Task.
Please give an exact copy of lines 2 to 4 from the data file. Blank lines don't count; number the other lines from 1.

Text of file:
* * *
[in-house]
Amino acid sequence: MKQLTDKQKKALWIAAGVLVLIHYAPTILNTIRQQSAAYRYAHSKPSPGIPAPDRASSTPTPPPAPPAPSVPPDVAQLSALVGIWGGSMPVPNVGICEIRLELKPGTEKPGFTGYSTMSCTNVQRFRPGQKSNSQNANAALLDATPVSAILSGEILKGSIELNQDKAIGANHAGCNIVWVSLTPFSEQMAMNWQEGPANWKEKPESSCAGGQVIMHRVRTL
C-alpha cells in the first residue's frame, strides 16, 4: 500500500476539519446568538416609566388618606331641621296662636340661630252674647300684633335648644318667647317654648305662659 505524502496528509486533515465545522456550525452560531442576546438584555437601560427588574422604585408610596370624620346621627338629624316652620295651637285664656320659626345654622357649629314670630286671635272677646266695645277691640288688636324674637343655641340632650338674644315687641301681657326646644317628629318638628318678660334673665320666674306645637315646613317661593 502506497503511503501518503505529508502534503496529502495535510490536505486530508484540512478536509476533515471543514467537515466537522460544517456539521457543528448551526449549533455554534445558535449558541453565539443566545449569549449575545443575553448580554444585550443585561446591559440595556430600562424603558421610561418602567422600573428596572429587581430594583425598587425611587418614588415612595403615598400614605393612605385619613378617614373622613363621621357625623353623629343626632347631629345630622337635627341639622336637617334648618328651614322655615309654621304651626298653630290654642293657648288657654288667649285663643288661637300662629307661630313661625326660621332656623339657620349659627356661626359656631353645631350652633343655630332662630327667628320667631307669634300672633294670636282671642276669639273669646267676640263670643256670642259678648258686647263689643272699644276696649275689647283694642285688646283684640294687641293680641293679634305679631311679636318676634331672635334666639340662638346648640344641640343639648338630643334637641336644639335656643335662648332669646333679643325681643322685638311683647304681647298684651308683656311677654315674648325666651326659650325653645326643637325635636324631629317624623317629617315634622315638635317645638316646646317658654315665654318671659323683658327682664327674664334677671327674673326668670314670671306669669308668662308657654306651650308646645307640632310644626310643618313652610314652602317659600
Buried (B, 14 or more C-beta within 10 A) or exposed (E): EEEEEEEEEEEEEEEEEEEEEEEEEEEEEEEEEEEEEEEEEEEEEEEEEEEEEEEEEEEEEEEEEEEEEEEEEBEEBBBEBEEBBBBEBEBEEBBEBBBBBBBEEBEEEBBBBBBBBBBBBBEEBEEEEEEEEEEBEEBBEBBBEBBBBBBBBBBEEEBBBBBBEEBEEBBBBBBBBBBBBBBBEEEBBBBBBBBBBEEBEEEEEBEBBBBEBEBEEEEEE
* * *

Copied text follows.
Amino acid sequence: MKQLTDKQKKALWIAAGVLVLIHYAPTILNTIRQQSAAYRYAHSKPSPGIPAPDRASSTPTPPPAPPAPSVPPDVAQLSALVGIWGGSMPVPNVGICEIRLELKPGTEKPGFTGYSTMSCTNVQRFRPGQKSNSQNANAALLDATPVSAILSGEILKGSIELNQDKAIGANHAGCNIVWVSLTPFSEQMAMNWQEGPANWKEKPESSCAGGQVIMHRVRTL
C-alpha cells in the first residue's frame, strides 16, 4: 500500500476539519446568538416609566388618606331641621296662636340661630252674647300684633335648644318667647317654648305662659 505524502496528509486533515465545522456550525452560531442576546438584555437601560427588574422604585408610596370624620346621627338629624316652620295651637285664656320659626345654622357649629314670630286671635272677646266695645277691640288688636324674637343655641340632650338674644315687641301681657326646644317628629318638628318678660334673665320666674306645637315646613317661593 502506497503511503501518503505529508502534503496529502495535510490536505486530508484540512478536509476533515471543514467537515466537522460544517456539521457543528448551526449549533455554534445558535449558541453565539443566545449569549449575545443575553448580554444585550443585561446591559440595556430600562424603558421610561418602567422600573428596572429587581430594583425598587425611587418614588415612595403615598400614605393612605385619613378617614373622613363621621357625623353623629343626632347631629345630622337635627341639622336637617334648618328651614322655615309654621304651626298653630290654642293657648288657654288667649285663643288661637300662629307661630313661625326660621332656623339657620349659627356661626359656631353645631350652633343655630332662630327667628320667631307669634300672633294670636282671642276669639273669646267676640263670643256670642259678648258686647263689643272699644276696649275689647283694642285688646283684640294687641293680641293679634305679631311679636318676634331672635334666639340662638346648640344641640343639648338630643334637641336644639335656643335662648332669646333679643325681643322685638311683647304681647298684651308683656311677654315674648325666651326659650325653645326643637325635636324631629317624623317629617315634622315638635317645638316646646317658654315665654318671659323683658327682664327674664334677671327674673326668670314670671306669669308668662308657654306651650308646645307640632310644626310643618313652610314652602317659600
Buried (B, 14 or more C-beta within 10 A) or exposed (E): EEEEEEEEEEEEEEEEEEEEEEEEEEEEEEEEEEEEEEEEEEEEEEEEEEEEEEEEEEEEEEEEEEEEEEEEEBEEBBBEBEEBBBBEBEBEEBBEBBBBBBBEEBEEEBBBBBBBBBBBBBEEBEEEEEEEEEEBEEBBEBBBEBBBBBBBBBBEEEBBBBBBEEBEEBBBBBBBBBBBBBBBEEEBBBBBBBBBBEEBEEEEEBEBBBBEBEBEEEEEE